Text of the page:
This five-day program on evaluating social programs will provide a thorough understanding of randomized evaluations and pragmatic step-by-step training for conducting one's own evaluation. While the course focuses on randomized evaluations, many of the topics, such as measuring outcomes and dealing with threats to the validity of an evaluation, are relevant for other methodologies. About the Abdul Latif Jameel Poverty Action Lab J-PAL's goal is to reduce poverty by ensuring that policy is based on scientific evidence. Every day, evidence generated by J-PAL researchers is influencing policy and improving lives, sometimes very directly - for example through the scale-up of effective programs- but also in less direct but equally important ways. To date, our evidence has helped improve the lives of at least 30 million people around the world through the scale-up of highly effective policies and programs. By 2013, J-PAL aims to have positively impacted 100 million lives.
This course will help to define abnormal and normal behaviors and to group these abnormal phenomena into 'disorders.' It will cover the basic concepts surrounding the diagnosis and treatment of abnormal psychological phenomena. The student will investigate the characteristics, epidemiology, controversy, and treatment of individual disorders. The student will begin by defining normal versus abnormal behavior and reviewing the historical context in which abnormal psychology emerged, then discuss the major theories or paradigms associated with abnormal psychology, the classification system used to differentiate and define disorders, and the research methods often utilized in the study of abnormal psychology. Upon successful completion of this course the student will be able to: describe the historical context from which the current conceptualization of abnormal psychology has evolved; identify and describe the main theoretical perspectives/paradigms which have influenced the field of abnormal psychology; identify and differentiate the classification of psychological disorders; evaluate treatment approaches; explain the major research findings for each group of disorders and how they add to our knowledge of the causes and treatment of psychological disorders. (Psychology 401)
Introduction to the linguistic study of language pathology, concentrating on experimental approaches and theoretical explanations. Discussion of Specific Language Impairment, autism, Down syndrome, Williams syndrome, normal aging, Parkinson's disease, Alzheimer's disease, hemispherectomy and aphasia. Focuses on the comparison of linguistic abilities among these syndromes, while drawing clear comparisons with first and second language acquisition. Topics include the lexicon, morphology, syntax, semantics and pragmatics. Relates the lost linguistic abilities in these syndromes to properties of the brain.
This writer’s reference condenses and covers everything a beginning writing student needs to successfully compose college-level work, including the basics of composition, grammar, and research. It is broken down into easy-to-tackle sections, while not overloading students with more information than they need. Great for any beginning writing students or as reference for advanced students!
This module aims to acquaint you with the mathematical aspects of rings and groups and the underlying algebraic structures and when they are looked at as non-empty sets, how their elements are combined by binary operations as well as how those elements behave under transformations such finding inverses. Some non-empty sets, under the operation of addition or multiplication do not include the inverses of their elements as members of the set and they are called semi-groups. The non-empty sets that include the inverses of their elements are full fledged groups. This module fills the gap arising from basic mathematics.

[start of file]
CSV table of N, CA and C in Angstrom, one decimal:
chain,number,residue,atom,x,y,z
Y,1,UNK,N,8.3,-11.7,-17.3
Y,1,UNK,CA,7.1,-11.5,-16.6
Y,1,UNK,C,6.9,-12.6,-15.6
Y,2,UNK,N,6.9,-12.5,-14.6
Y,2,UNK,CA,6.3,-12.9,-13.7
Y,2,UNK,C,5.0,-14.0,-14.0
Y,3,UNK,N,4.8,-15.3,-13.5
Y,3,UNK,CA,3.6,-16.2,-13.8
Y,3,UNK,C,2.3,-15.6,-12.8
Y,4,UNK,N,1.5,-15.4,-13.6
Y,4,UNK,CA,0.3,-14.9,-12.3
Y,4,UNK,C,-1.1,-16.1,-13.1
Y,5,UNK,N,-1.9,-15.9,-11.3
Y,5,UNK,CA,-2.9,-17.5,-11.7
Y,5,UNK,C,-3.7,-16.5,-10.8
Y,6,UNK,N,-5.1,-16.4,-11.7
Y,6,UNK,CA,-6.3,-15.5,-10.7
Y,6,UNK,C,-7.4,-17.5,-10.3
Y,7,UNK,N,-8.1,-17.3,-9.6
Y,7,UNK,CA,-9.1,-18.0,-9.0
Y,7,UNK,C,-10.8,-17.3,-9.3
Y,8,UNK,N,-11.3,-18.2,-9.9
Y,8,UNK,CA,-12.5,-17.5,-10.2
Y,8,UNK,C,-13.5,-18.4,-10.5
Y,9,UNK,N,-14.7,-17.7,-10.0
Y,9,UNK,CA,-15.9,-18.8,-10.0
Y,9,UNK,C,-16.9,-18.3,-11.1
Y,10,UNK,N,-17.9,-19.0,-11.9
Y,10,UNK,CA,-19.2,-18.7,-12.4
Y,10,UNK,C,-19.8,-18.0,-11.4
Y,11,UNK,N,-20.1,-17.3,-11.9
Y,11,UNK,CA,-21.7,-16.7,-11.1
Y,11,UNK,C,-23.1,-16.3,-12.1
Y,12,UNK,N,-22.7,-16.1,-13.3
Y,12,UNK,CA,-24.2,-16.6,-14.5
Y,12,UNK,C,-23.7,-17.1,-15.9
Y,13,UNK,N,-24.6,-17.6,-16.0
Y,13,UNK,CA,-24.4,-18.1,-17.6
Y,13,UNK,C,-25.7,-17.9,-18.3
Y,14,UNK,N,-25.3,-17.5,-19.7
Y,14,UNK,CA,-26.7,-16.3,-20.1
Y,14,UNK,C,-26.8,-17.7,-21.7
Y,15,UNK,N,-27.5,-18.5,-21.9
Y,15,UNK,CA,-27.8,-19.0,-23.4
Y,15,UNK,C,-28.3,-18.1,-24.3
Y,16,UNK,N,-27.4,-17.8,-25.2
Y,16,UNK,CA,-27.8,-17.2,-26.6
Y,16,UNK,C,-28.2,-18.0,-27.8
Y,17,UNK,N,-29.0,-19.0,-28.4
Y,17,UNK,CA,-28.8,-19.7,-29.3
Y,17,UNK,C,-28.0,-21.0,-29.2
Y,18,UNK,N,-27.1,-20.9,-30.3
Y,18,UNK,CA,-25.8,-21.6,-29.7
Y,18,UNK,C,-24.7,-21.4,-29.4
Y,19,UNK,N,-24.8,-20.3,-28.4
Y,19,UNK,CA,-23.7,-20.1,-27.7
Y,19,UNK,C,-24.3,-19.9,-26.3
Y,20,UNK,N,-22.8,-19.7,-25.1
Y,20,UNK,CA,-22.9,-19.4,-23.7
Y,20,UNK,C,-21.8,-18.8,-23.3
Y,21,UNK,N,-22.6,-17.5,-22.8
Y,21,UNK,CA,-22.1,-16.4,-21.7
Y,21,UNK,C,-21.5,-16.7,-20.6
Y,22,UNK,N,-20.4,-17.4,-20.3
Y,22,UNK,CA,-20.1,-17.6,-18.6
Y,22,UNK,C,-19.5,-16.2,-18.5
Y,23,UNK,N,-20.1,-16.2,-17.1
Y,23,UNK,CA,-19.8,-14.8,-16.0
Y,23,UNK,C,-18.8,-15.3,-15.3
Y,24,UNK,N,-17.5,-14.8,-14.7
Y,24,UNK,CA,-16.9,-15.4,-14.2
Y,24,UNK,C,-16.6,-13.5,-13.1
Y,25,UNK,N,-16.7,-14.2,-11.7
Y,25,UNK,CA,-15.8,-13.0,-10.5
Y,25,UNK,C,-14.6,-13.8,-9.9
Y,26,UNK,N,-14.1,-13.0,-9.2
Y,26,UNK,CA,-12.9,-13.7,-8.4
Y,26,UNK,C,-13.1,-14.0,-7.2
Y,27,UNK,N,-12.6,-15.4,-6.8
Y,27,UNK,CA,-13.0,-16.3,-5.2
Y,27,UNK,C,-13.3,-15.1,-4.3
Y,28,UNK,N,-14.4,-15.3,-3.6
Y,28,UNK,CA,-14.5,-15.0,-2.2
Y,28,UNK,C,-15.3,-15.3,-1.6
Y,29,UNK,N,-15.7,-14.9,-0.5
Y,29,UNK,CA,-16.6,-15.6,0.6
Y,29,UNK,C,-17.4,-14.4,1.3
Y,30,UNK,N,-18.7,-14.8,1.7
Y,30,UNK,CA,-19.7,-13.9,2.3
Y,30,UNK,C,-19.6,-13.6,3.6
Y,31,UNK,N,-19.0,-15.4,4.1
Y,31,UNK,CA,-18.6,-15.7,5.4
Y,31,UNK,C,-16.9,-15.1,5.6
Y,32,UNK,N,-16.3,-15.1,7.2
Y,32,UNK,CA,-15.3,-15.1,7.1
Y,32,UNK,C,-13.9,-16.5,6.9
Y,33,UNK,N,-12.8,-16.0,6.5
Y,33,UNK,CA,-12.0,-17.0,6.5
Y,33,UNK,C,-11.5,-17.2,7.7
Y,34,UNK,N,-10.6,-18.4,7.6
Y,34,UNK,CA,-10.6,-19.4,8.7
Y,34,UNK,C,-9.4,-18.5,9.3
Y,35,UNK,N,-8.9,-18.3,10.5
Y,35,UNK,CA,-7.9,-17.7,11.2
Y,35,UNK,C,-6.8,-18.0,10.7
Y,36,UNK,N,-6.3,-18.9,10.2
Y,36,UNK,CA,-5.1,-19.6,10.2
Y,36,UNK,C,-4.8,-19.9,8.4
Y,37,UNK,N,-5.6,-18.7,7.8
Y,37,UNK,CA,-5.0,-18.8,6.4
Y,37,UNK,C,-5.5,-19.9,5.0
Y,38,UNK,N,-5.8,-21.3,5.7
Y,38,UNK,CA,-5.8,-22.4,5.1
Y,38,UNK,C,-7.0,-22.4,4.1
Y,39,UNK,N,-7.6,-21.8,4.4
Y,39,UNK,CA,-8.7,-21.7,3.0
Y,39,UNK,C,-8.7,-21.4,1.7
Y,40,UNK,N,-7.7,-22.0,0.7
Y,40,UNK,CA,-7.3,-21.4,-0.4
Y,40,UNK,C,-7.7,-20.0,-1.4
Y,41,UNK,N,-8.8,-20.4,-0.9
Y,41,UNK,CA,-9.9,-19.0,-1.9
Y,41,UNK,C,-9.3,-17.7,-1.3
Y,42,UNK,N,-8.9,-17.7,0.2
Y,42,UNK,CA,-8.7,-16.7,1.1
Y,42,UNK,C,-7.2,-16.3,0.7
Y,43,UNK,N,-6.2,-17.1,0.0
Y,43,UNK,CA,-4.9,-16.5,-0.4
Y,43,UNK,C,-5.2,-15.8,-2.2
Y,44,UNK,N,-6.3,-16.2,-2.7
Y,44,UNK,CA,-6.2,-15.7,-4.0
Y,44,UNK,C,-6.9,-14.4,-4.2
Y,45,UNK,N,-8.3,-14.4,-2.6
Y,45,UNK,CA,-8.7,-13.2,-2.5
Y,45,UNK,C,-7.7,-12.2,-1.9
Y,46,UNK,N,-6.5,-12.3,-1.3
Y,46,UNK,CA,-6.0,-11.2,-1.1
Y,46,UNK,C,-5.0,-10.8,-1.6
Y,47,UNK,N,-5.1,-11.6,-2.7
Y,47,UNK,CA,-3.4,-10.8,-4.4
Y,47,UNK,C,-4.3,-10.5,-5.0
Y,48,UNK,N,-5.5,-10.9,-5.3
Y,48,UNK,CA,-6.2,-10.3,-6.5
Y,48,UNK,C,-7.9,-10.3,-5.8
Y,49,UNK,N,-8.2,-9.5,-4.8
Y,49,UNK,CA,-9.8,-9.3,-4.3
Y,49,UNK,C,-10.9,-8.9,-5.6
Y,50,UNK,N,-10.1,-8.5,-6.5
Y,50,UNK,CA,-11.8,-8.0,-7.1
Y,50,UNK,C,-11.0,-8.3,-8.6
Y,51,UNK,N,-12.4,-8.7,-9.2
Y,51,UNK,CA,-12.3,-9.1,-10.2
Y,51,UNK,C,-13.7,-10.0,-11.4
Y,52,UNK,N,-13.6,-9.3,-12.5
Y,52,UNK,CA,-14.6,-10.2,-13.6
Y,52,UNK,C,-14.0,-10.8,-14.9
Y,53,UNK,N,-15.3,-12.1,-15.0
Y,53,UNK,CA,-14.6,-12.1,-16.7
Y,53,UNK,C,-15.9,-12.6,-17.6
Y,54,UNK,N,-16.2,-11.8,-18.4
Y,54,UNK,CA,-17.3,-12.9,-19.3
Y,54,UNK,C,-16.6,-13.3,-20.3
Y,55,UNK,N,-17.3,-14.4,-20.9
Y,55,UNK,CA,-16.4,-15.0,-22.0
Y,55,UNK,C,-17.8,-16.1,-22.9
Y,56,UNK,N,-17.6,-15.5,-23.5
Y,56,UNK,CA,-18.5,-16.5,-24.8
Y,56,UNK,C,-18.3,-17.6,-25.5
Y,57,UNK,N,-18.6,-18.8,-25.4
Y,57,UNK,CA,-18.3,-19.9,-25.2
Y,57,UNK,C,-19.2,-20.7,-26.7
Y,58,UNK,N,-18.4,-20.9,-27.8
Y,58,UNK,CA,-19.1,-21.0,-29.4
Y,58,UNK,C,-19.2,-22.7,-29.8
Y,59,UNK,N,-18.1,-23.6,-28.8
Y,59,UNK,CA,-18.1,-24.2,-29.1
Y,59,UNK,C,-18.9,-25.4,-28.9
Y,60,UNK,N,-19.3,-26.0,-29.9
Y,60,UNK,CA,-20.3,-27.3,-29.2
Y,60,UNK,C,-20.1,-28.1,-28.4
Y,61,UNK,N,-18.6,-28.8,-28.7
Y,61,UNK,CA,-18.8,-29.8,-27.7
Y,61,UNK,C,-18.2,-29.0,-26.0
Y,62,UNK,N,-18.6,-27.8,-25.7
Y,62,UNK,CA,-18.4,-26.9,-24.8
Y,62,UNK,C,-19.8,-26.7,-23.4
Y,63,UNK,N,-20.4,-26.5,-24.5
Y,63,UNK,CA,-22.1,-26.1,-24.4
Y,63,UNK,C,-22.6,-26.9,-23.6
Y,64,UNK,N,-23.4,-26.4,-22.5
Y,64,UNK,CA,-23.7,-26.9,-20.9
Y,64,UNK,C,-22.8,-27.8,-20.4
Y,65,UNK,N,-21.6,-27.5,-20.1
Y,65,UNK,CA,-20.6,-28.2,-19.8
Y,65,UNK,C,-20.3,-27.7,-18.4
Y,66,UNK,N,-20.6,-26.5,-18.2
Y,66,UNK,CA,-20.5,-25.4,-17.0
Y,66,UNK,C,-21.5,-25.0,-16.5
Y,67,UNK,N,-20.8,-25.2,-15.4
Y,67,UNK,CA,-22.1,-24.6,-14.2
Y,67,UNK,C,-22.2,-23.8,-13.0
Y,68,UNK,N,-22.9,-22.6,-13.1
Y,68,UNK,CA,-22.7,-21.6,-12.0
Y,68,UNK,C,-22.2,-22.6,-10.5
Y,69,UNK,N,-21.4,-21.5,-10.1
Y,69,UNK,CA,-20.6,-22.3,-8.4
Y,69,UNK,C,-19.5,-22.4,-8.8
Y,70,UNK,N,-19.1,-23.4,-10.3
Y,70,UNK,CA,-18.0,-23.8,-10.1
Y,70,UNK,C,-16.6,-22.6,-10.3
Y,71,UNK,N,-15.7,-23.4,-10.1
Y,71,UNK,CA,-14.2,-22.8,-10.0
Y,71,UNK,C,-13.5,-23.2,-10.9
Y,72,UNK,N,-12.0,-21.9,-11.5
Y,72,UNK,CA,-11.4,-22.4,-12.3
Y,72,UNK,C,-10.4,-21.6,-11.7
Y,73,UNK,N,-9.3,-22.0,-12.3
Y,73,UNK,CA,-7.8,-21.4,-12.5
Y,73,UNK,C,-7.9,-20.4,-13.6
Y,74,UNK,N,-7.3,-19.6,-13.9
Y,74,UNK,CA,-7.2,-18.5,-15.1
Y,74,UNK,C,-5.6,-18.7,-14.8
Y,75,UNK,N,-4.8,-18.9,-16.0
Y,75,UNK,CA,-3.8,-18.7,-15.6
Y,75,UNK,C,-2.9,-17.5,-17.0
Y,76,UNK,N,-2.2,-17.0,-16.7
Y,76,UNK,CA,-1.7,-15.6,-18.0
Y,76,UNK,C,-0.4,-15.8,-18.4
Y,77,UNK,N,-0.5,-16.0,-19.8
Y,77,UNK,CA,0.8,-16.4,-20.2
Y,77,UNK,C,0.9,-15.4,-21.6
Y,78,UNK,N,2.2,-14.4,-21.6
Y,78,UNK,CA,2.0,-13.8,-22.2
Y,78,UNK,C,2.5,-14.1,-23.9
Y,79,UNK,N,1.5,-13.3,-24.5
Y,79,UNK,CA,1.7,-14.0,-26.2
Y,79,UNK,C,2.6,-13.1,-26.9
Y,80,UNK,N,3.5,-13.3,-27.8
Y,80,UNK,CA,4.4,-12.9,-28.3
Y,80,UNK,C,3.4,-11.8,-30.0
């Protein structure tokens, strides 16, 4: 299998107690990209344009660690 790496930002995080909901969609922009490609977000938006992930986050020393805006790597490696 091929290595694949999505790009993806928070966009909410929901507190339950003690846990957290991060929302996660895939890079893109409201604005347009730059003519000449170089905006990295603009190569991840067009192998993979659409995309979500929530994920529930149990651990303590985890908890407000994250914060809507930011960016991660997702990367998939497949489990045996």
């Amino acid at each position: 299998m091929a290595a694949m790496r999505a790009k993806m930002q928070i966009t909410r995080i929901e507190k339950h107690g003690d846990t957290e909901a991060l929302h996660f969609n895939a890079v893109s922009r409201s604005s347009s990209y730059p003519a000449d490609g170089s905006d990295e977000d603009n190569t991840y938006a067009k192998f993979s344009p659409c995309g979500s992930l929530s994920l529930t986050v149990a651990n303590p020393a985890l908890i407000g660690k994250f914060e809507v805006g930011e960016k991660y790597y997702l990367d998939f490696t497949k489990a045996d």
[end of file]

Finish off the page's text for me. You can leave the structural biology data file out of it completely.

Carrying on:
This course is a continuation of Abstract Algebra I: the student will revisit structures like groups, rings, and fields as well as mappings like homomorphisms and isomorphisms. The student will also take a look at ring factorization, general lattices, and vector spaces. Later this course presents more advanced topics, such as Galois theory - one of the most important theories in algebra, but one that requires a thorough understanding of much of the content we will study beforehand. Upon successful completion of this course, students will be able to: Compute the sizes of finite groups when certain properties are known about those groups; Identify and manipulate solvable and nilpotent groups; Determine whether a polynomial ring is divisible or not and divide the polynomial (if it is divisible); Determine the basis of a vector space, change bases, and manipulate linear transformations; Define and use the Fundamental Theorem of Invertible Matrices; Use Galois theory to find general solutions of a polynomial over a field. (Mathematics 232)
This text is intended for a one- or two-semester undergraduate course in abstract algebra. Traditionally, these courses have covered the theoretical aspects of groups, rings, and fields. However, with the development of computing in the last several decades, applications that involve abstract algebra and discrete mathematics have become increasingly important, and many science, engineering, and computer science students are now electing to minor in mathematics. Though theory still occupies a central role in the subject of abstract algebra and no student should go through such a course without a good notion of what a proof is, the importance of applications such as coding theory and cryptography has grown significantly.
This is a collection of interactive Google Forms to complement a series of instructional videos by Shaun Macleod and Mark Roberts of SmrtEnglish. Each exercise includes a short video along with original, self-grading comprehension questions and analysis of contextual grammar examples designed for upper-level writing students of English for Speakers of Other Languages (ESOL). When you click on a link below, you will be prompted to save a copy of the form to your own Google Drive. This allows you to edit the form as you wish and ensures that the data you collect from your students go to your computer. If you have questions or feedback, please feel free to contact me at email@example.com.